by Scott Kamen
University of Massachusetts Press, 2023
Paper: 978-1-62534-761-9 | eISBN: 978-1-68575-040-4 | Cloth: 978-1-62534-762-6
Library of Congress Classification E743.K34 2023
Dewey Decimal Classification 320.510973


For decades, Americans for Democratic Action (ADA) exerted an outsized pull on the political stage. Formed in 1947 by anticommunist liberals such as economist John Kenneth Galbraith and historian Arthur Schlesinger Jr., the ADA established itself as the most prominent liberal organization in the United States for more than a quarter century. Shaped by the ADA, the New Politics movement upended Democratic Party politics with its challenge to the Vietnam War, demands for redistributive economic policies, and development of a far-reaching politics of race, gender, and sexuality.

By bringing the ADA and its influential public intellectuals into the story of the New Politics movement, Scott Kamen reveals how American liberalism shifted away from the working-class concerns of the New Deal era and began to cater to the interests of a new, suburban professional class. By the 1980s, many Democratic politicians, activists, and voters had embraced a neoliberal ideology that coupled socially liberal attitudes with market-based solutions, eschewing an older progressive politics steeped in labor issues.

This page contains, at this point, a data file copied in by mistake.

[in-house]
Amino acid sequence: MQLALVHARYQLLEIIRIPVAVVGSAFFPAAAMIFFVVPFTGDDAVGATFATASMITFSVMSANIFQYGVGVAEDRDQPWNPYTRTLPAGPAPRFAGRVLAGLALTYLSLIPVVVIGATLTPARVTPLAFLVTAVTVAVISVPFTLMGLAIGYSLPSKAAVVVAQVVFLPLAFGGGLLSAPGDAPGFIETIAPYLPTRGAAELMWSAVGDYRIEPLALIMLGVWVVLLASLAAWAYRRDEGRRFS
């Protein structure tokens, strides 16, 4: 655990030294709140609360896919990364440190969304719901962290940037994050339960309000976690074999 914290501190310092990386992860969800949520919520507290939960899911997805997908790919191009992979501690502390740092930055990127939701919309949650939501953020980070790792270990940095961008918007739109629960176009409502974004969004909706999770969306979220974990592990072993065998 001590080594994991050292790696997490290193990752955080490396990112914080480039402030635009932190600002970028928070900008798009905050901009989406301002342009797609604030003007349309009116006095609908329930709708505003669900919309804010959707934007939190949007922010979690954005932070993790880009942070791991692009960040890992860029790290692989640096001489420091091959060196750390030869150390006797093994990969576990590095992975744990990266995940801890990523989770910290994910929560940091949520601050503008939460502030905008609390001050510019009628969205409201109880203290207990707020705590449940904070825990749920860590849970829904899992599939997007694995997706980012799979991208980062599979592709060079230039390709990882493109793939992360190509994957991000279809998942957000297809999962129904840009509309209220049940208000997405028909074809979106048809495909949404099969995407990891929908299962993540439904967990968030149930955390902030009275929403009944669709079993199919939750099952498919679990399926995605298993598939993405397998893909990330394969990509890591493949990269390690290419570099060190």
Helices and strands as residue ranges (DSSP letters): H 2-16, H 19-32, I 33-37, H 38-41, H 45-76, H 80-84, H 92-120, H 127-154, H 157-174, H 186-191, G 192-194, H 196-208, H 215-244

See other books on: Cold War | History & Theory | Liberalism | Suburbs | Transformation
See other titles from University of Massachusetts Press